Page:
Just because math isn’t your strong suit doesn’t mean that you can’t have a rewarding and satisfying career in the Air Force. A quick way to sort out jobs that need math from those that don’t is to look at the required Armed Services Vocational Aptitude Battery test scores for each job. If a math score isn’t part of the requirement, you aren’t going to need math for the job.
The ASVAB subtests that make up the score for administrative careers are numerical operations, coding speed and verbal expression, which is a combination of word knowledge and paragraph comprehension. The numerical operations test has simple addition, subtraction, multiplication and division problems using one and two digit numbers, just to make sure you understand the most basic math concepts. Careers in this field include personnel, air transportation, traffic management, knowledge operations management and vehicle maintenance control and analysis. These careers require handling documents and working with people, but they don’t use math.
Air Force mechanical careers are for people who are good with their hands and can work on vehicles, heavy equipment and other mechanical devices. Qualifying ASVAB scores are in the areas of mechanical comprehension, general science and auto and shop information. Mechanical careers include aircraft fuel systems, aircraft structural maintenance, cable and antenna systems, helicopter maintenance and nuclear weapons. An ability to read and understand schematics and technical drawings is helpful in these careers, and prior experience in a mechanical field such as auto repair also is beneficial.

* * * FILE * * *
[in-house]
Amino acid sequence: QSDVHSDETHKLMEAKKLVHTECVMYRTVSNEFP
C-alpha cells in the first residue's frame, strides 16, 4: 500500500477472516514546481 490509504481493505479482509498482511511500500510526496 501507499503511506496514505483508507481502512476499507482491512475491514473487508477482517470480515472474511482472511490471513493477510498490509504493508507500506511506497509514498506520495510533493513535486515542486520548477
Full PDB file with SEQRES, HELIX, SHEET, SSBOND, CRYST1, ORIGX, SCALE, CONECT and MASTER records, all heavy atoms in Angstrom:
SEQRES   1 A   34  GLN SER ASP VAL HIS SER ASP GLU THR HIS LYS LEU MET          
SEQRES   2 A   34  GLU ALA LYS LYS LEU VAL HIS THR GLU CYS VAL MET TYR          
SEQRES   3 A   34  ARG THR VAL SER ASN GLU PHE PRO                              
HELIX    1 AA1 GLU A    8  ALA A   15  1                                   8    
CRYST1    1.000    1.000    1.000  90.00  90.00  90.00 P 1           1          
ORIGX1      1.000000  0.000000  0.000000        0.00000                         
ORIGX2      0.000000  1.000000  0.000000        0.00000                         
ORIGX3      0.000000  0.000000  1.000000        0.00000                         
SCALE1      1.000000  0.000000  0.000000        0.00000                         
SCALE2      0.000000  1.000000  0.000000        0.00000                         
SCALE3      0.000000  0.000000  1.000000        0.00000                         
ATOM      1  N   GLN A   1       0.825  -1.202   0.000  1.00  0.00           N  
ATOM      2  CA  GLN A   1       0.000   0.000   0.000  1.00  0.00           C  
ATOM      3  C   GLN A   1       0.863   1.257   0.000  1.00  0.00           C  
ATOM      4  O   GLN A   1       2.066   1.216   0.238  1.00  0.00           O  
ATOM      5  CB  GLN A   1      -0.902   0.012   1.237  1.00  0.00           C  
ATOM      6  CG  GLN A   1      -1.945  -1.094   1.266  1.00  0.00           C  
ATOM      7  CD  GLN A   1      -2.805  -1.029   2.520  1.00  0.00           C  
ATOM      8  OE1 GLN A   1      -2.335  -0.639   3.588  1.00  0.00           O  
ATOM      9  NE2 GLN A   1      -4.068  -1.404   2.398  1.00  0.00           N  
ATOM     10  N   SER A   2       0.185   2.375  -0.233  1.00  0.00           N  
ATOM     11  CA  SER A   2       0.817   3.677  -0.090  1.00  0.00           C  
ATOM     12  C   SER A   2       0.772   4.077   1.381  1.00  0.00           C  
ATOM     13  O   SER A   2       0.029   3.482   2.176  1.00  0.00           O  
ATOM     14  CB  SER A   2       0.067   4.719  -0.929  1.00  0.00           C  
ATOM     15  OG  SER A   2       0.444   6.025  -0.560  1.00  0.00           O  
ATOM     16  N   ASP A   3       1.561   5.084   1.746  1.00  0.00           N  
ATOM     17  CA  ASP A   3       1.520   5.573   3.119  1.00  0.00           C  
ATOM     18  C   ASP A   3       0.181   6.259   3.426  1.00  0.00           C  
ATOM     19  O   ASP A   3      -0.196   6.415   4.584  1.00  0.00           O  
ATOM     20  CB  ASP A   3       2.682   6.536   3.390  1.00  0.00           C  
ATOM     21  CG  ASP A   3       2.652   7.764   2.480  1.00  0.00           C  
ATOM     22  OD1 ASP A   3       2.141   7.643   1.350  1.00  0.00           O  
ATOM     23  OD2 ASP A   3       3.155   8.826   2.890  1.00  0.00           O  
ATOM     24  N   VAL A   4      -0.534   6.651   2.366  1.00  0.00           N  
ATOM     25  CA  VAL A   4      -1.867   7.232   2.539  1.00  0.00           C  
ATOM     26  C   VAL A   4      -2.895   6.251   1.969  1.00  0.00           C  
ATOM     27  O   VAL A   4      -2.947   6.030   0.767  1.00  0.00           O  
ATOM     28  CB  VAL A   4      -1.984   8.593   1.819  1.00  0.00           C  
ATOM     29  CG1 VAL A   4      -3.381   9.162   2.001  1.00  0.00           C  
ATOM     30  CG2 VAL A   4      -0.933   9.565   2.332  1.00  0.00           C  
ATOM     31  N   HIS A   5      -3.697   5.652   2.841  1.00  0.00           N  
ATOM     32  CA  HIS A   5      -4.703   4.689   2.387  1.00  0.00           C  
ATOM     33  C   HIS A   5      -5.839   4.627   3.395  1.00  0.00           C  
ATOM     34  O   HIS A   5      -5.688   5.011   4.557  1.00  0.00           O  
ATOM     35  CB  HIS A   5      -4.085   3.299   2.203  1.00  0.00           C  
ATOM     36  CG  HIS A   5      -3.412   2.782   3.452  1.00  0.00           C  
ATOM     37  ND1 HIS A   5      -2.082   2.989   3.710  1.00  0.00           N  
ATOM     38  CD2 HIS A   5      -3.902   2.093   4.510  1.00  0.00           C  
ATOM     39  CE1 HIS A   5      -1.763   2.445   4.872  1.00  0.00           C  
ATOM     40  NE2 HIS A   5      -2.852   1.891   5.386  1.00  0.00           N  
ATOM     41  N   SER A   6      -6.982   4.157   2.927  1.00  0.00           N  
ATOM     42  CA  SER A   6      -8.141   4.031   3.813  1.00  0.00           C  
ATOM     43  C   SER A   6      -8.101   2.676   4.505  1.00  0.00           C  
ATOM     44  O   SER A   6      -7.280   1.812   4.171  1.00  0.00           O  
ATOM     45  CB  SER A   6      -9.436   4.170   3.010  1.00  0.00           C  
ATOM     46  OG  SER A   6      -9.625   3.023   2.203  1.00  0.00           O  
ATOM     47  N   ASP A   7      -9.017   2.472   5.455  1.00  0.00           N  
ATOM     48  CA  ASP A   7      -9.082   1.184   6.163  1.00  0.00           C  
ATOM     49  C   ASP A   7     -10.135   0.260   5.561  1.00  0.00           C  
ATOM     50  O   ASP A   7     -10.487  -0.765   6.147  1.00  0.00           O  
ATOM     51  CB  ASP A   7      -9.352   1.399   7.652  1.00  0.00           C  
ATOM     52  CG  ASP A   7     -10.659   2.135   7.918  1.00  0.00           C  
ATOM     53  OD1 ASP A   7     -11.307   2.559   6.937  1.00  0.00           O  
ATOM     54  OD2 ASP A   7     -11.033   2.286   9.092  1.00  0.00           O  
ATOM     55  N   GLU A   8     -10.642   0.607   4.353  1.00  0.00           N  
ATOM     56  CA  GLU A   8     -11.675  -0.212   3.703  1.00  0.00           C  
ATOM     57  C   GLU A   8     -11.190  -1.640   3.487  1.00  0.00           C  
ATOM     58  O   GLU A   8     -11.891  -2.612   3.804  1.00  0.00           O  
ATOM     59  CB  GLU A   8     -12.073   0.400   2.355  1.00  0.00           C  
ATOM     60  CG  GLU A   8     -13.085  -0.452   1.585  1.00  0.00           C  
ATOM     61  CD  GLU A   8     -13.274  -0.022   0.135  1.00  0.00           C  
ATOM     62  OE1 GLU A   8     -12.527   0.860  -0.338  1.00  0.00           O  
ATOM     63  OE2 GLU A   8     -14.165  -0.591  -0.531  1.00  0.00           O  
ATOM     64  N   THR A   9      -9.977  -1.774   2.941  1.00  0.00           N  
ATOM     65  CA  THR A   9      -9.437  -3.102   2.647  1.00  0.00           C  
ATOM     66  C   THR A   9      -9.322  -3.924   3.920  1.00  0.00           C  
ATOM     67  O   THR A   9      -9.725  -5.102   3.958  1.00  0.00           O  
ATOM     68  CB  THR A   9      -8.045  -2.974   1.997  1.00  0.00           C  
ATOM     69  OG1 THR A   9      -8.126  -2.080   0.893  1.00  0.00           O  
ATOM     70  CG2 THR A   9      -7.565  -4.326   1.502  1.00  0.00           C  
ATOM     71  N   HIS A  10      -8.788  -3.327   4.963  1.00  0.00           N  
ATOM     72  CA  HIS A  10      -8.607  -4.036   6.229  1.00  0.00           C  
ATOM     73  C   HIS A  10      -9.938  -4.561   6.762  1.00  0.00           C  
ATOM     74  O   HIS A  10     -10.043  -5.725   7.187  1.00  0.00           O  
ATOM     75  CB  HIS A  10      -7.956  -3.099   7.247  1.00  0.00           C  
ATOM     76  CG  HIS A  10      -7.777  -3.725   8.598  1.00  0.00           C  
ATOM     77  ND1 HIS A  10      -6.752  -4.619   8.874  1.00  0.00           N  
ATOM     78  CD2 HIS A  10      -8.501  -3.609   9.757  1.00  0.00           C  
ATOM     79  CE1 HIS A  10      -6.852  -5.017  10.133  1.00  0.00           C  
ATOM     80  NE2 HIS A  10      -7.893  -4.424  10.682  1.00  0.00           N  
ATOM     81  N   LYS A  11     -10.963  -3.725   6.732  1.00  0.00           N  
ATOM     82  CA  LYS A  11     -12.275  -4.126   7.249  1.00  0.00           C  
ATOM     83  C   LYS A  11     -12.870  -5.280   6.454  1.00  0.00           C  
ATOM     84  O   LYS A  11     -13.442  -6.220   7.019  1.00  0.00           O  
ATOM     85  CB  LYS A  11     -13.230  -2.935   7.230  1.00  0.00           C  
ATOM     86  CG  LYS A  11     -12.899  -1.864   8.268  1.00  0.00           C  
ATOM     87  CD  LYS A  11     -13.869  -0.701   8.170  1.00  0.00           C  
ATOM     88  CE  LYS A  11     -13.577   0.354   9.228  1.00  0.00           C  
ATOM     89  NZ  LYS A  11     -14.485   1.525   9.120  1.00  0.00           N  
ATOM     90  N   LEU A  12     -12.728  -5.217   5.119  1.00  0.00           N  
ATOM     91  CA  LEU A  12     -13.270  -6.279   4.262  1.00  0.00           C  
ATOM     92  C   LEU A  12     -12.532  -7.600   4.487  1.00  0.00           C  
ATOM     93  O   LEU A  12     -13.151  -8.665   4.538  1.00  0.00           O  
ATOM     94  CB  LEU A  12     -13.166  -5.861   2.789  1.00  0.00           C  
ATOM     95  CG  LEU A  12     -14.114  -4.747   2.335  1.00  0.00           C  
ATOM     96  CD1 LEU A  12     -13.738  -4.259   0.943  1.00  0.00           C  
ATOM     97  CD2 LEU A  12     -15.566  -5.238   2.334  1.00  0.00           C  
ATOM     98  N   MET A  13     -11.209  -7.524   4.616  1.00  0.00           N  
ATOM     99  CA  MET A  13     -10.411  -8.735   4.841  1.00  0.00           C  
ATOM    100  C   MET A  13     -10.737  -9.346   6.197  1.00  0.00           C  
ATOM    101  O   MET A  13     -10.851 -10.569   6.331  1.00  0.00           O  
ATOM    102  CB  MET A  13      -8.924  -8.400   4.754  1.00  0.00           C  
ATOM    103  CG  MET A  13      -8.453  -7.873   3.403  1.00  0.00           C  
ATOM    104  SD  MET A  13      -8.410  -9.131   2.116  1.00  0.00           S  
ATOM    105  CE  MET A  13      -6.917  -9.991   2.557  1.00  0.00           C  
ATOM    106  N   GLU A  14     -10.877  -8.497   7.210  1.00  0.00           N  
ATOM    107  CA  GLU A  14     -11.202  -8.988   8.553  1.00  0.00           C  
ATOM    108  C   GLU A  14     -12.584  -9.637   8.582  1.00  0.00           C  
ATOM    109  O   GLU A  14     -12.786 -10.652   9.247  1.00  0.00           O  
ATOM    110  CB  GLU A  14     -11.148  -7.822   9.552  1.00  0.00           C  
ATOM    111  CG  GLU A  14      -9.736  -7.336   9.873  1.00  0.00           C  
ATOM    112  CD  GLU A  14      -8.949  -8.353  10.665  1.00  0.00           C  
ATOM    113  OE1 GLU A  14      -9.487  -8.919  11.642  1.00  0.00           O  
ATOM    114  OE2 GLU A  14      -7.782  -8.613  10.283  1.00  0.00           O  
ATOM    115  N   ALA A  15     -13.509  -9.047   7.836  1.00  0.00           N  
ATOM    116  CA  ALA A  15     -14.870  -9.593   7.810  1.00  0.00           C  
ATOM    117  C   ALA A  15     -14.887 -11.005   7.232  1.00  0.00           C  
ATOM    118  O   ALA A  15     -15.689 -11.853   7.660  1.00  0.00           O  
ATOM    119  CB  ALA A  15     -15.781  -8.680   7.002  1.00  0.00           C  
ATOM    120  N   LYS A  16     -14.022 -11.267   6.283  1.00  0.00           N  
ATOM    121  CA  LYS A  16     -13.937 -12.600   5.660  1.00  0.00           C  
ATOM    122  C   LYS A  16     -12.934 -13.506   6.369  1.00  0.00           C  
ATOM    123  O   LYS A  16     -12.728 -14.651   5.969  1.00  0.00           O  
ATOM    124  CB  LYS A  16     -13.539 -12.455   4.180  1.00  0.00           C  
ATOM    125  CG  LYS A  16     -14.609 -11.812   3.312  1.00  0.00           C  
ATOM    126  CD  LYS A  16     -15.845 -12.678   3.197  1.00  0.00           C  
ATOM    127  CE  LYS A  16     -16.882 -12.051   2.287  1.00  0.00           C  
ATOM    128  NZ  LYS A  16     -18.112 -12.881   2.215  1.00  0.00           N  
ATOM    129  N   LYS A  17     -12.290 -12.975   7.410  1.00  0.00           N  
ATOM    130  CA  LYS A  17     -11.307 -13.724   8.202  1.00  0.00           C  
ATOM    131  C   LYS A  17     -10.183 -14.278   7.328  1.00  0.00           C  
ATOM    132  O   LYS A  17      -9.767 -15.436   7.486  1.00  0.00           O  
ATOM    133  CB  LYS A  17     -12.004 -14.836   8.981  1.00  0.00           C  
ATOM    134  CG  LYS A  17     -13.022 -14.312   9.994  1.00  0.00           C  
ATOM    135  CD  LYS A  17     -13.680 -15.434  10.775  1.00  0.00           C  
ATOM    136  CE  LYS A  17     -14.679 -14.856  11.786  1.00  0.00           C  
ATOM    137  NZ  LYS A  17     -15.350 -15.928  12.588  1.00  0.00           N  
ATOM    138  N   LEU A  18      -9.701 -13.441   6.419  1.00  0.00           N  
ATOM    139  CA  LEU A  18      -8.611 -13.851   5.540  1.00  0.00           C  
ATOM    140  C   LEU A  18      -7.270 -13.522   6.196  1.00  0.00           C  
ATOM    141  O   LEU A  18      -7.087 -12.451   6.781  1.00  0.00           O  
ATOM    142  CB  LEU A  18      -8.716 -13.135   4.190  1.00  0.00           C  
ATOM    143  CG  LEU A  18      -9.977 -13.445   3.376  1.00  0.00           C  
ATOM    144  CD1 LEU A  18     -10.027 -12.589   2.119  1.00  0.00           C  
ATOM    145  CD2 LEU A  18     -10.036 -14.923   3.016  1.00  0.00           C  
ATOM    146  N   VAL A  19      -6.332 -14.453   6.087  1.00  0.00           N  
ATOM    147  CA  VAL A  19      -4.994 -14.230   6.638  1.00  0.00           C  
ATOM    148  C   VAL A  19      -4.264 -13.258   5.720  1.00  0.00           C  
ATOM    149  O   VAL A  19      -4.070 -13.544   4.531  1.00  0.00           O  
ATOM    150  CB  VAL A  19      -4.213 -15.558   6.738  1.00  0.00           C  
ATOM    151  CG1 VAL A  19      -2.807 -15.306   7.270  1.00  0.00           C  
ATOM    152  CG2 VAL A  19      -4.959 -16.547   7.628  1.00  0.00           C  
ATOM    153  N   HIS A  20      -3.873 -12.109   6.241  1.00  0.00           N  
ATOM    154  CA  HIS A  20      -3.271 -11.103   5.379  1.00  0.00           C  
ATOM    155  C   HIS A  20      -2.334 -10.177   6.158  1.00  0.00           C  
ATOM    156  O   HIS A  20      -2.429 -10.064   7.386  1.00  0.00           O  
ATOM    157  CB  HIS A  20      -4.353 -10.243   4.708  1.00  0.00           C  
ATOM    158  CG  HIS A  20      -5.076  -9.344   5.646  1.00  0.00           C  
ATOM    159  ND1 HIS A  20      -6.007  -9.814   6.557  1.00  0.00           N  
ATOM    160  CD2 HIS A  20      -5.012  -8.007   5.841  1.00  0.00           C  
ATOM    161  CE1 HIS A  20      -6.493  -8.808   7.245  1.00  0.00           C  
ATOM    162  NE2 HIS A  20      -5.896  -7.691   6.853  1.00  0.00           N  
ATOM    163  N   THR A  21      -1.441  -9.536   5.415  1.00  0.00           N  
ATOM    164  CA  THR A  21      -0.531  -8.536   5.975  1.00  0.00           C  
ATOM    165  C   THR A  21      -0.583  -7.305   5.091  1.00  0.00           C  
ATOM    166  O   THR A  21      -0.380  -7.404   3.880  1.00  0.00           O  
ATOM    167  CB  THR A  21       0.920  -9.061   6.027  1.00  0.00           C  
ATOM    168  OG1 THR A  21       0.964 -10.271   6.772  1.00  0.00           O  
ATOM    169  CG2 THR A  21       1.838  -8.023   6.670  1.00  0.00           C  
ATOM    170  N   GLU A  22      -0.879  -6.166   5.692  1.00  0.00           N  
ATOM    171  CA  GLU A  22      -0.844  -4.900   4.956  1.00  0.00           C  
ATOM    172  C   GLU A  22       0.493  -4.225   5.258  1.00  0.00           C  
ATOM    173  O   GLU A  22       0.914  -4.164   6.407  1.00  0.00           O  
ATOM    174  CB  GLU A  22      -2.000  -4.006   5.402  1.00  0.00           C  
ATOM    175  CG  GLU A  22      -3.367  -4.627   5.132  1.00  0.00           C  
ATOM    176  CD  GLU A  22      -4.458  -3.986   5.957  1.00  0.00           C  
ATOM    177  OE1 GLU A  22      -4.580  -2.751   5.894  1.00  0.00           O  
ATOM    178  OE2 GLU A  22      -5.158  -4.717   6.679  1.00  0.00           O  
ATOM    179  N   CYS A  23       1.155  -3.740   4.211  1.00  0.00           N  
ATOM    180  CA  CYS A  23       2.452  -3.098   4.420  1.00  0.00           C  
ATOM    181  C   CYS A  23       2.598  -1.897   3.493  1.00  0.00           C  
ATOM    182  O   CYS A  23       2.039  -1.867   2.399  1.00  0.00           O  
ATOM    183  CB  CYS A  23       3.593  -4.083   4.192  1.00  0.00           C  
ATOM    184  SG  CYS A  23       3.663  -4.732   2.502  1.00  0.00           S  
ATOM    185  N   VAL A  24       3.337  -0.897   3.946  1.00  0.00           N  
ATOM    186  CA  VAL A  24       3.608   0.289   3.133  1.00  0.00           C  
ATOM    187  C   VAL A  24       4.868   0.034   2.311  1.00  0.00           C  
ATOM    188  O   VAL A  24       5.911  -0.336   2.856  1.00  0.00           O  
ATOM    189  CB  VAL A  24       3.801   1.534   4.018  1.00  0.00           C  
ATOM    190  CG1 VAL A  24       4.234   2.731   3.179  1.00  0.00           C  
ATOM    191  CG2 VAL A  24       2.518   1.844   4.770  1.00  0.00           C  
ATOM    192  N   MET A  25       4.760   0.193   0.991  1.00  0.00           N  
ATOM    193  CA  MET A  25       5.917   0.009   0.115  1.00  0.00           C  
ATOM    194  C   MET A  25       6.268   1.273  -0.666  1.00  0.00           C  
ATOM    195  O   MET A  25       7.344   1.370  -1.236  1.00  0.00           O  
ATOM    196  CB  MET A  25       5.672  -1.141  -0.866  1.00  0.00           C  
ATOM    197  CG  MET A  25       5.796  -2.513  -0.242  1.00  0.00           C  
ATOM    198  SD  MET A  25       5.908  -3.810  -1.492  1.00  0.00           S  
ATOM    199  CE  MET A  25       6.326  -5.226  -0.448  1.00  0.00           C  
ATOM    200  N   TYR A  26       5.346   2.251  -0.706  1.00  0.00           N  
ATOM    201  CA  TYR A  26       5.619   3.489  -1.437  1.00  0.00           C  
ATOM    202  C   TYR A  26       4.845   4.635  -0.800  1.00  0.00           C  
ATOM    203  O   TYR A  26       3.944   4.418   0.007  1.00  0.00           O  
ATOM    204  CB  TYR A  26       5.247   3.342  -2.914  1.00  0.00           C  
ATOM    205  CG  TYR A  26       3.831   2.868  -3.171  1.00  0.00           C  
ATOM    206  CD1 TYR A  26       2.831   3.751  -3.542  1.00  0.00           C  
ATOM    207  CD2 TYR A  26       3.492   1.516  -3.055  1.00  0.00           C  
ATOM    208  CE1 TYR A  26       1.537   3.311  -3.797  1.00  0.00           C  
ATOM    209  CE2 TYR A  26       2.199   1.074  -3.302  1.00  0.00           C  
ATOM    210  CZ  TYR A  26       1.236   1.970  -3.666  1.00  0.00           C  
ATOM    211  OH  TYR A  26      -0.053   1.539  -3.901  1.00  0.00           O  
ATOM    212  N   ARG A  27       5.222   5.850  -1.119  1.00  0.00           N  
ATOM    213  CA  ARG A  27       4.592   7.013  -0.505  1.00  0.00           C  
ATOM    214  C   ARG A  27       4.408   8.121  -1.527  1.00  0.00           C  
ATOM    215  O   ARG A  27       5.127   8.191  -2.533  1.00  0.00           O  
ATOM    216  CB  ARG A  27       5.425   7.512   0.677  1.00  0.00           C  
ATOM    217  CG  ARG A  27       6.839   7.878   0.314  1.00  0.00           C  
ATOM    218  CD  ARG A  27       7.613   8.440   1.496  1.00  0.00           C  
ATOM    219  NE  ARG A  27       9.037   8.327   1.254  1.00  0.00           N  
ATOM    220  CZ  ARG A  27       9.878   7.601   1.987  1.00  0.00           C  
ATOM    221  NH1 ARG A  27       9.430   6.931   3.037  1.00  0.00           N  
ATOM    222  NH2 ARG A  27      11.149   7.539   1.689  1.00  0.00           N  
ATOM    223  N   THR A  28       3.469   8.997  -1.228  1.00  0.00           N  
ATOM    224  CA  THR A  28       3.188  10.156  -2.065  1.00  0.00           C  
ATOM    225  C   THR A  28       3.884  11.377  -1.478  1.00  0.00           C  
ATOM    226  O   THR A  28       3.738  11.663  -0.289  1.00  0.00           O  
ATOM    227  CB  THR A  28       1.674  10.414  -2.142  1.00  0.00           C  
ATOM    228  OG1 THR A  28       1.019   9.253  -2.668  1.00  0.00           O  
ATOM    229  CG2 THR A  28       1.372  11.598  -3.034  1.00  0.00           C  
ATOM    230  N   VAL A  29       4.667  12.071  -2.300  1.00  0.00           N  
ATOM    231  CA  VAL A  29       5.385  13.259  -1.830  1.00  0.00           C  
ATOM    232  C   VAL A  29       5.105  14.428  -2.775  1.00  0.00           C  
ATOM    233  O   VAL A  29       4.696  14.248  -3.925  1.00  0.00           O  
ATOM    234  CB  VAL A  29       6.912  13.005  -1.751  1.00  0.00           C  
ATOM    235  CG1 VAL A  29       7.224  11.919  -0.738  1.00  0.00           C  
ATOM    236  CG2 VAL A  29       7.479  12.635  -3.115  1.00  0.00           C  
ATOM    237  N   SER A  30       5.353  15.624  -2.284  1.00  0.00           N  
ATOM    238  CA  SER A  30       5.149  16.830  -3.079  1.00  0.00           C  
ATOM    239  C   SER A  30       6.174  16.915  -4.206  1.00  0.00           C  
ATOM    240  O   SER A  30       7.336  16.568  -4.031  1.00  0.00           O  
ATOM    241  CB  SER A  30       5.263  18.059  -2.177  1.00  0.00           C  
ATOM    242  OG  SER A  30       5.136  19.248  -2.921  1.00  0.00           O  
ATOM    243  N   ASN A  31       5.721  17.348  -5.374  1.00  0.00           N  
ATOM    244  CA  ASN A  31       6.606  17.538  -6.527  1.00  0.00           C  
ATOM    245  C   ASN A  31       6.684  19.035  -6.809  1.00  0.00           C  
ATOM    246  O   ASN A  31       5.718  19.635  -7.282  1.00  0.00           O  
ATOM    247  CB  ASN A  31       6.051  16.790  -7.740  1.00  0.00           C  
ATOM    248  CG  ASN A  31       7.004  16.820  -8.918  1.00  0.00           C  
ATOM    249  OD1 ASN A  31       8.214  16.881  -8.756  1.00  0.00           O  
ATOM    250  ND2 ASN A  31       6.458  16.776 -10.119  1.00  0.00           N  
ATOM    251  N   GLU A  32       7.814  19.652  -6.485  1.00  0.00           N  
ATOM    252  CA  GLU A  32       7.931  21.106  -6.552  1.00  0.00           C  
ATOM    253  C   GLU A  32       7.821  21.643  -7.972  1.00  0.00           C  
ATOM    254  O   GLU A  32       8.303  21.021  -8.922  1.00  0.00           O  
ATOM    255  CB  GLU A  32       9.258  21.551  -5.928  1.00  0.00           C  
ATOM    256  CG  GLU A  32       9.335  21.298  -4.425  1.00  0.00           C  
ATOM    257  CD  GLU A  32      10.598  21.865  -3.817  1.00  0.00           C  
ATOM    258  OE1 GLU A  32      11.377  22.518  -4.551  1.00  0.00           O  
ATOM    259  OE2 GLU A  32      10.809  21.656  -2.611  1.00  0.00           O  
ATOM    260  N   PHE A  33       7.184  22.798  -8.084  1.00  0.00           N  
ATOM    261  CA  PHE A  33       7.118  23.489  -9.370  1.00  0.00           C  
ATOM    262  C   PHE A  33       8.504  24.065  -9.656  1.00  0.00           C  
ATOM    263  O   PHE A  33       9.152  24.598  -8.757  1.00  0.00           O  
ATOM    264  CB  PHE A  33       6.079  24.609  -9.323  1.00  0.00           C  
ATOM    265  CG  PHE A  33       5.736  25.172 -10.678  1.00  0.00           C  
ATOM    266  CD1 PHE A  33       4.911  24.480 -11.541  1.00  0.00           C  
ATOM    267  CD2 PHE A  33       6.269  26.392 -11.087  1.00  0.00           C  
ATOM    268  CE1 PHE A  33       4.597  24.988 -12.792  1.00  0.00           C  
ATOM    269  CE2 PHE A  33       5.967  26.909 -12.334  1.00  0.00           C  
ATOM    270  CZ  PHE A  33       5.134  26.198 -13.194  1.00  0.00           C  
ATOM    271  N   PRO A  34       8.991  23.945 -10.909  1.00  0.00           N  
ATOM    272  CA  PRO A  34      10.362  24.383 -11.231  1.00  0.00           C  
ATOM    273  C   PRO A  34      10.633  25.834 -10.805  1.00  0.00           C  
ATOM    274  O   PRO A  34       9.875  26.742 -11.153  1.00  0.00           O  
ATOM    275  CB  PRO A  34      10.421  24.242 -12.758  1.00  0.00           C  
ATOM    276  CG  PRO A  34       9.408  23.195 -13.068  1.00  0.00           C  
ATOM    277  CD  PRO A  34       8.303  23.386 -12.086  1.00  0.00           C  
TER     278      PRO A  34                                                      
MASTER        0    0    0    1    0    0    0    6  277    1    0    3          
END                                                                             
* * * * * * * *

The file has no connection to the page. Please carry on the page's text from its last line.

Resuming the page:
The Air Force lumps many careers into the general category that don’t fit anywhere else. You need to have qualifying scores in both word knowledge and paragraph comprehension, which together make up the verbal expression score. You also need to qualify in arithmetic reasoning, but not all careers in this field will require you to use math. If you want to avoid math, choices in this field include combat control, dental assistant, diet therapy, fire protection and pest management, among many others.
Careers to Avoid
Some Air Force careers require lots of math. Jobs in areas such as avionics systems, biomedical equipment, special missions aviation and precision measurement equipment laboratory are in the electronics field and require strong ASVAB scores in both arithmetic reasoning and math knowledge. Other math-related Air Force jobs include pilot, health facilities architect, civil engineer and weather officer. These careers and others like them are best avoided if you want to stay away from using math on the job.
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